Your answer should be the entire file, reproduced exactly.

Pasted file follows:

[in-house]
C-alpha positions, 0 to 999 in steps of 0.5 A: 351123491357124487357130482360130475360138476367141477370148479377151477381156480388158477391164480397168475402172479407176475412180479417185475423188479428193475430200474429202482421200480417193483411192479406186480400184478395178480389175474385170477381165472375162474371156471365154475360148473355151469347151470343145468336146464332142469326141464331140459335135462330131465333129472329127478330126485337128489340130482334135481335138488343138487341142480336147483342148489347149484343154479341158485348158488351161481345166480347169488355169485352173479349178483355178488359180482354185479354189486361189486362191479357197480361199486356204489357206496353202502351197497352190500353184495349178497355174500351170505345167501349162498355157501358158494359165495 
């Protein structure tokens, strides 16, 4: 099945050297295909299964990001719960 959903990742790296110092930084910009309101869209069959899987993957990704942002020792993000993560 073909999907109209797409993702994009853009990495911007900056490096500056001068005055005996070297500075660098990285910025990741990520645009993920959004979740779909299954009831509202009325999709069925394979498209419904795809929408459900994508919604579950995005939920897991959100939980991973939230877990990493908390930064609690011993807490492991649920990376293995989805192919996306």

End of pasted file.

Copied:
[in-house]
C-alpha positions, 0 to 999 in steps of 0.5 A: 351123491357124487357130482360130475360138476367141477370148479377151477381156480388158477391164480397168475402172479407176475412180479417185475423188479428193475430200474429202482421200480417193483411192479406186480400184478395178480389175474385170477381165472375162474371156471365154475360148473355151469347151470343145468336146464332142469326141464331140459335135462330131465333129472329127478330126485337128489340130482334135481335138488343138487341142480336147483342148489347149484343154479341158485348158488351161481345166480347169488355169485352173479349178483355178488359180482354185479354189486361189486362191479357197480361199486356204489357206496353202502351197497352190500353184495349178497355174500351170505345167501349162498355157501358158494359165495 
């Protein structure tokens, strides 16, 4: 099945050297295909299964990001719960 959903990742790296110092930084910009309101869209069959899987993957990704942002020792993000993560 073909999907109209797409993702994009853009990495911007900056490096500056001068005055005996070297500075660098990285910025990741990520645009993920959004979740779909299954009831509202009325999709069925394979498209419904795809929408459900994508919604579950995005939920897991959100939980991973939230877990990493908390930064609690011993807490492991649920990376293995989805192919996306």